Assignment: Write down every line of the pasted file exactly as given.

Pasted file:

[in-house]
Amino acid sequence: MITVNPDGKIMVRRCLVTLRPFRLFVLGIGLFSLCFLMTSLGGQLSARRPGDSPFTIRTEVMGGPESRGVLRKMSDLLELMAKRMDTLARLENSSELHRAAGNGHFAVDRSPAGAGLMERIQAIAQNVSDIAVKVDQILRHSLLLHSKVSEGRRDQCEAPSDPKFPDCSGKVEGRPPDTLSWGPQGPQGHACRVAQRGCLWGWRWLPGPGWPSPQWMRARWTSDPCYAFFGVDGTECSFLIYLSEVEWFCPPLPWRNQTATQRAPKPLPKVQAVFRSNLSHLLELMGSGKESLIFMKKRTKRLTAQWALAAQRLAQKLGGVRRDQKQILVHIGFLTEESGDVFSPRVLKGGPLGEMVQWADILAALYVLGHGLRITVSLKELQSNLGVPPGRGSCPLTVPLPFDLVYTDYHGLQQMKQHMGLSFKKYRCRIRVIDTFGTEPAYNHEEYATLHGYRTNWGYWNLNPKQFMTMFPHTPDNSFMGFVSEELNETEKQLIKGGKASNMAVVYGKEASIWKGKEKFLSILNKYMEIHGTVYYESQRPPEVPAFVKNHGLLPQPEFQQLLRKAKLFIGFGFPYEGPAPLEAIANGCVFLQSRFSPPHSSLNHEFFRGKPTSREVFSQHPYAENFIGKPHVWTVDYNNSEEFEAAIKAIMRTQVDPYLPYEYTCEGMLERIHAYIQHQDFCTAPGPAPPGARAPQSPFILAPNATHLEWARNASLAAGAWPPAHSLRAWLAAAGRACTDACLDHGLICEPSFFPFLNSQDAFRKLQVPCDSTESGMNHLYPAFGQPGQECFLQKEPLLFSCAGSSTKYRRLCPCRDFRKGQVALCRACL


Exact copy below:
[in-house]
Amino acid sequence: MITVNPDGKIMVRRCLVTLRPFRLFVLGIGLFSLCFLMTSLGGQLSARRPGDSPFTIRTEVMGGPESRGVLRKMSDLLELMAKRMDTLARLENSSELHRAAGNGHFAVDRSPAGAGLMERIQAIAQNVSDIAVKVDQILRHSLLLHSKVSEGRRDQCEAPSDPKFPDCSGKVEGRPPDTLSWGPQGPQGHACRVAQRGCLWGWRWLPGPGWPSPQWMRARWTSDPCYAFFGVDGTECSFLIYLSEVEWFCPPLPWRNQTATQRAPKPLPKVQAVFRSNLSHLLELMGSGKESLIFMKKRTKRLTAQWALAAQRLAQKLGGVRRDQKQILVHIGFLTEESGDVFSPRVLKGGPLGEMVQWADILAALYVLGHGLRITVSLKELQSNLGVPPGRGSCPLTVPLPFDLVYTDYHGLQQMKQHMGLSFKKYRCRIRVIDTFGTEPAYNHEEYATLHGYRTNWGYWNLNPKQFMTMFPHTPDNSFMGFVSEELNETEKQLIKGGKASNMAVVYGKEASIWKGKEKFLSILNKYMEIHGTVYYESQRPPEVPAFVKNHGLLPQPEFQQLLRKAKLFIGFGFPYEGPAPLEAIANGCVFLQSRFSPPHSSLNHEFFRGKPTSREVFSQHPYAENFIGKPHVWTVDYNNSEEFEAAIKAIMRTQVDPYLPYEYTCEGMLERIHAYIQHQDFCTAPGPAPPGARAPQSPFILAPNATHLEWARNASLAAGAWPPAHSLRAWLAAAGRACTDACLDHGLICEPSFFPFLNSQDAFRKLQVPCDSTESGMNHLYPAFGQPGQECFLQKEPLLFSCAGSSTKYRRLCPCRDFRKGQVALCRACL